Lithogenic bile saturated with cholesterol is thought to contribute to gallbladder hypomotility, but the mechanism whereby cholesterol damages the gallbladder smooth muscle is not known. Human and prairie-dog gallbladders exposed to cholesterol-saturated bile exhibit impaired contraction in response to agonists. This abnormal response precedes the formation of gallstones. Therefore, the investigators propose to characterize the signal transduction pathways mediating contraction and relaxation in gallbladder muscle from man and prairie dog and to determine the abnormalities induced by exposure of gallbladder muscle to bile saturated with cholesterol. First, the investigators will define transduction pathways utilized by normal gallbladder muscle in response to agonists. The investigators will examine the sources of calcium and the second messengers (1,4,5-inositol triphosphate(IP3)-calmodulin or diacylglycerol-protein kinase C) utilized by these agonists. Next, the investigators will determine whether exposure of the muscle to the excess cholesterol in bile causes disruption of specific transduction pathway(s). Preliminary data suggest that cholesterol-induced damage may be initially limited to the membrane, since cholesterol-damaged human gallbladder muscle, after permeabilization with saponin, contracts normally in response to IP3. The investigators will confirm this preliminary finding with IP3 and examine whether the protein kinase C-dependent pathway is similarly involved. The investigators will then explore the various possible mechanisms underlying relaxation in the gallbladder muscle. In this context the investigators will examine the roles of norepinephrine, vasoactive intestinal peptide, and peptide histidine isoleucine as possible neurotransmitters mediating gallbladder relaxation in man and prairie dog. The investigators will determine the relative role of increases in cAMP and cGMP, and/or decreases in IP3 in inducing relaxation, and determine whether any of these second messengers is affected by exposure to cholesterol-saturated bile. The investigators will test in prairie dogs whether cholesterol-induced impairment of contraction is progressive, preventable, or reversible with either ursodeoxycholic acid (UDCA), which solubilizes cholesterol, or with aspirin, which may indirectly prevent formation of gallstones by inhibiting prostaglandin synthesis. The results of these experiments, they believe, may provide a rationale for treating overweight patients with impaired gallbladder contraction and cholesterol microcrystals with UDCA. These data, they believe, may elucidate the pathogenic role of cholesterol in disrupting gallbladder contraction and may ultimately contribute to long-term, nonsurgical treatment of patients with cholesterol stones.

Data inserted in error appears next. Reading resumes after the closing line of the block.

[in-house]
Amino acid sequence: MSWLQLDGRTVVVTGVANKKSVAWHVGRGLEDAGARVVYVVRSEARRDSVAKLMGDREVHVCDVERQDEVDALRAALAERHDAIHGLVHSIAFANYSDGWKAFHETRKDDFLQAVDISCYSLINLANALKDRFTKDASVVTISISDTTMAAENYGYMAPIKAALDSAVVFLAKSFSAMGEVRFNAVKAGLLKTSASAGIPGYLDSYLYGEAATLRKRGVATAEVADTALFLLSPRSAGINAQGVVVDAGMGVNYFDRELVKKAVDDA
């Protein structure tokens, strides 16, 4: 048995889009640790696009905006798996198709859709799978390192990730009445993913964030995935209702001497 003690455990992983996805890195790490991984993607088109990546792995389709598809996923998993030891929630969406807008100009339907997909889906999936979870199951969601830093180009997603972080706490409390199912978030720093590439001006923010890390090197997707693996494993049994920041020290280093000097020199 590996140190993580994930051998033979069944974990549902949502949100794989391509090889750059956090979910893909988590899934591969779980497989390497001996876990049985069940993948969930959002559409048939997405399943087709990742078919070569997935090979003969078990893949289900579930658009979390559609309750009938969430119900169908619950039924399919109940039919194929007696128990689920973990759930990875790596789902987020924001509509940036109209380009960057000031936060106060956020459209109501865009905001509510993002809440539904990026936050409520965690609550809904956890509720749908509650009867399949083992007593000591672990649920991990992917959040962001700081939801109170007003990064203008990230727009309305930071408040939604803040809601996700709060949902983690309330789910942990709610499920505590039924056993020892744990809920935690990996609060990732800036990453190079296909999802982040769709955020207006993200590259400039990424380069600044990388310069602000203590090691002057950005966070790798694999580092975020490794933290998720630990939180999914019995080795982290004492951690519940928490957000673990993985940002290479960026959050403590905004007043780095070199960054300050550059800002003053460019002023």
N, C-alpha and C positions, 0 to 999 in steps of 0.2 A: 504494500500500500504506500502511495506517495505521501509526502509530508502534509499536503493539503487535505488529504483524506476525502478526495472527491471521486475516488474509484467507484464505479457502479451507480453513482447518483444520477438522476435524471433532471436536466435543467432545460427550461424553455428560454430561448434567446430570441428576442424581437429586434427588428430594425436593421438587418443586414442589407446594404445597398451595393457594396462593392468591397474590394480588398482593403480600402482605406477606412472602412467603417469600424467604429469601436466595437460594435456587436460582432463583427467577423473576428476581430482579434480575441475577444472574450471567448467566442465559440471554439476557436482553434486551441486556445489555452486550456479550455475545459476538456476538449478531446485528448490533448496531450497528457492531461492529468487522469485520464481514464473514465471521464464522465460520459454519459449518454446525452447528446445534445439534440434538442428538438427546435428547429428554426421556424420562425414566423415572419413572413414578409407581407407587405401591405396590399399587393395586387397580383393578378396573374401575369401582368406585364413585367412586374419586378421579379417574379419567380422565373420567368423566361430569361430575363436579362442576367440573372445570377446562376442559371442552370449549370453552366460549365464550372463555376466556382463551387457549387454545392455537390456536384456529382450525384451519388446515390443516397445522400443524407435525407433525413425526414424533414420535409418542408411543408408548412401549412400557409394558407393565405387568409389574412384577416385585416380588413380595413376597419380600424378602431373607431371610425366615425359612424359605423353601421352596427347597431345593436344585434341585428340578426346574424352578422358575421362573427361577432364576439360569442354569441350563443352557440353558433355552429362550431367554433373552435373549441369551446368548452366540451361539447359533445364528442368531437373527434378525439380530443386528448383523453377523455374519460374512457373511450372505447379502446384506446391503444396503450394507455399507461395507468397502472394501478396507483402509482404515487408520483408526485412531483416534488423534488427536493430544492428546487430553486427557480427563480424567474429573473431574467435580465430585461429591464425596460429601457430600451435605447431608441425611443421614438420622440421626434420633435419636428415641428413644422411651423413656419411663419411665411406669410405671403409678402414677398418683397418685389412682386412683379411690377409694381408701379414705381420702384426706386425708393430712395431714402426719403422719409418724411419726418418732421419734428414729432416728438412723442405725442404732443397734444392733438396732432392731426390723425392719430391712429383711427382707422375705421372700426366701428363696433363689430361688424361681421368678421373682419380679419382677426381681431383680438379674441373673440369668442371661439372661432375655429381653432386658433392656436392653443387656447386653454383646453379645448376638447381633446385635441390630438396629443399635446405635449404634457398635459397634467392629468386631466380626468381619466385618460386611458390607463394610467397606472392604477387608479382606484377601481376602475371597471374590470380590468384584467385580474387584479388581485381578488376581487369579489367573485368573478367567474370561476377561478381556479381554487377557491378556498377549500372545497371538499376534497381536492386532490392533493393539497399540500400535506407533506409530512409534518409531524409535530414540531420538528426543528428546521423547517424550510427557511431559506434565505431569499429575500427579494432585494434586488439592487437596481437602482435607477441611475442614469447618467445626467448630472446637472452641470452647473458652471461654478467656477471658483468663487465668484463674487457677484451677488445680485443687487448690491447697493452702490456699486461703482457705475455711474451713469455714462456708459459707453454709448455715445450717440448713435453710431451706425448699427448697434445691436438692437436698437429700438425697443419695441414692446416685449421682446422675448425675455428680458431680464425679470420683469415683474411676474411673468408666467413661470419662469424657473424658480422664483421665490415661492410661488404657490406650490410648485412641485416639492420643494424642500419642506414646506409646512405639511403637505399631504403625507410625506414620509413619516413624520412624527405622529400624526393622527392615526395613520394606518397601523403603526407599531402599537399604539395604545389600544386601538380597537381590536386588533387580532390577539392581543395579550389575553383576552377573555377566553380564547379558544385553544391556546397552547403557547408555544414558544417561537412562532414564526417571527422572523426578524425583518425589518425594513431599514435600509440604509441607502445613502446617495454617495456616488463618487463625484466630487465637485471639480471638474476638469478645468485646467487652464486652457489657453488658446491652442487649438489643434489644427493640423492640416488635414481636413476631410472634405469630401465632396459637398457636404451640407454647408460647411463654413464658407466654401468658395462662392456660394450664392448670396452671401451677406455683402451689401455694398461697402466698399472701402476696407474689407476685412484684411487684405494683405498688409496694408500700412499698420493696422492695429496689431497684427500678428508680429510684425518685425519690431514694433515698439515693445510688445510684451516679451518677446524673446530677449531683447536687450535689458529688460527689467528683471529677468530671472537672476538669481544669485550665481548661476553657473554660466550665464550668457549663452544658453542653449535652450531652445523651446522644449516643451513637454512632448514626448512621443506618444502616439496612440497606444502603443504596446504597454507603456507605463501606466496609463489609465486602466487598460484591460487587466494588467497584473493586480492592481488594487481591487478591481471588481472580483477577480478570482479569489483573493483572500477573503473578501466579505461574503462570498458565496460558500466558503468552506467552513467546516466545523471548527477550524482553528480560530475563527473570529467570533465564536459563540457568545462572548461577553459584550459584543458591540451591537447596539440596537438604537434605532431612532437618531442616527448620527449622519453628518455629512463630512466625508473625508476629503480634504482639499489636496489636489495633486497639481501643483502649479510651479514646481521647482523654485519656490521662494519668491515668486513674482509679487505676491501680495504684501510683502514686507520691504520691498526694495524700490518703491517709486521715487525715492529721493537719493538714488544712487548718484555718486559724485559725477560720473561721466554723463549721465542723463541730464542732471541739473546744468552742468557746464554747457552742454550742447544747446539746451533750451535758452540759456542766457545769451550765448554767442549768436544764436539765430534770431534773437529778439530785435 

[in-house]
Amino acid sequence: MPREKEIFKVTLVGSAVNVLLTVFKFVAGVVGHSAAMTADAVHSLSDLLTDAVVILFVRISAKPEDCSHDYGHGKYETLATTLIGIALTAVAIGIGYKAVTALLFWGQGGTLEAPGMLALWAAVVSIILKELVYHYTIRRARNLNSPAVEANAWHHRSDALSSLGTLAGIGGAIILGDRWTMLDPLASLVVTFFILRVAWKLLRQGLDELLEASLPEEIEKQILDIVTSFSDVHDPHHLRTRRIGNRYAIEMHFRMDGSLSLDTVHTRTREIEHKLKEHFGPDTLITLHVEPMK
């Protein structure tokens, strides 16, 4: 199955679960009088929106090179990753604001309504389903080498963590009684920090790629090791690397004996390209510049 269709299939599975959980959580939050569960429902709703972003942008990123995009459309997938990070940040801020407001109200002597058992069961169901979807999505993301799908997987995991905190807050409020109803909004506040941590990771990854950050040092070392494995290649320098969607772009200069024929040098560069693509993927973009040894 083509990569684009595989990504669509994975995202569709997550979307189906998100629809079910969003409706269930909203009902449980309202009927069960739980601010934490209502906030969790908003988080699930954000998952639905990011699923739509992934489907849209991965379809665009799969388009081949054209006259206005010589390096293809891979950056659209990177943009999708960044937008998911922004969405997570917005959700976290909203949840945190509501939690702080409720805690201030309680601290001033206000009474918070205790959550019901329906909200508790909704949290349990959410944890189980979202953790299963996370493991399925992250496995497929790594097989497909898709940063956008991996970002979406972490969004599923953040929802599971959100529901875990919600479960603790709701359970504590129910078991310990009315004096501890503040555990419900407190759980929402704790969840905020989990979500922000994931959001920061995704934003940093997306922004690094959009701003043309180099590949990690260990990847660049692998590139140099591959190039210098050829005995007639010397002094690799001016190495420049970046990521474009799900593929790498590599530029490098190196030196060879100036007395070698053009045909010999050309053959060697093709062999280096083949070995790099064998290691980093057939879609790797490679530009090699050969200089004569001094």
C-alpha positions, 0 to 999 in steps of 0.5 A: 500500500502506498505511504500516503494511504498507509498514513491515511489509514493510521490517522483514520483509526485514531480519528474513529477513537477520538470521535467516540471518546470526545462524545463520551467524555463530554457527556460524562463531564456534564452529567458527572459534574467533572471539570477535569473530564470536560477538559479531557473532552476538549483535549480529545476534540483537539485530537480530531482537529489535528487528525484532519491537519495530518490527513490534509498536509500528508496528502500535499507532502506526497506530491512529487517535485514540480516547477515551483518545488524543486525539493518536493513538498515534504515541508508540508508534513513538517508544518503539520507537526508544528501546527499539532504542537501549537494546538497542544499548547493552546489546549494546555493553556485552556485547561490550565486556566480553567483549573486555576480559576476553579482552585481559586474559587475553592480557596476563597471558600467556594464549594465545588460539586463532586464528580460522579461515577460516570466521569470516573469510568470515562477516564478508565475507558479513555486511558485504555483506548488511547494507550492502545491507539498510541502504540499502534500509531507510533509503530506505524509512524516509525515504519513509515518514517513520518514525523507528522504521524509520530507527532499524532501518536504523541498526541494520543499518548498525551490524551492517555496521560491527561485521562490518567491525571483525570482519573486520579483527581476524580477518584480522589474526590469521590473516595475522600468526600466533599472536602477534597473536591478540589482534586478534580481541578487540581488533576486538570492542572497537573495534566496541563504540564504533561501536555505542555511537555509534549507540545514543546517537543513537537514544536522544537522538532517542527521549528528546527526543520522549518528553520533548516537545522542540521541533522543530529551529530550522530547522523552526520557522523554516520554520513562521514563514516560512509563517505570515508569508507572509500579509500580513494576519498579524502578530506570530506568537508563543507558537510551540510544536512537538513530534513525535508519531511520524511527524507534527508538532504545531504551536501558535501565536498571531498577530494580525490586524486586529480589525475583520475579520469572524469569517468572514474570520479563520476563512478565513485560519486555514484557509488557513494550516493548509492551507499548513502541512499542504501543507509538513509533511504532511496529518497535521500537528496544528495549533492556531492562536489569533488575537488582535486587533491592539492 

National Institute of Health (NIH)
National Institute of Diabetes and Digestive and Kidney Diseases (NIDDK)
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General Medicine A Subcommittee 2 (GMA)
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Rhode Island Hospital (Providence, RI)
United States
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Cong, P; Pricolo, V; Biancani, P et al. (2010) Effects of cholesterol on CCK-1 receptors and caveolin-3 proteins recycling in human gallbladder muscle. Am J Physiol Gastrointest Liver Physiol 299:G742-50
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Xiao, Zuo-Liang; Cao, Weibiao; Biancani, Piero et al. (2006) Nongenomic effects of progesterone on the contraction of muscle cells from the guinea pig colon. Am J Physiol Gastrointest Liver Physiol 290:G1008-15
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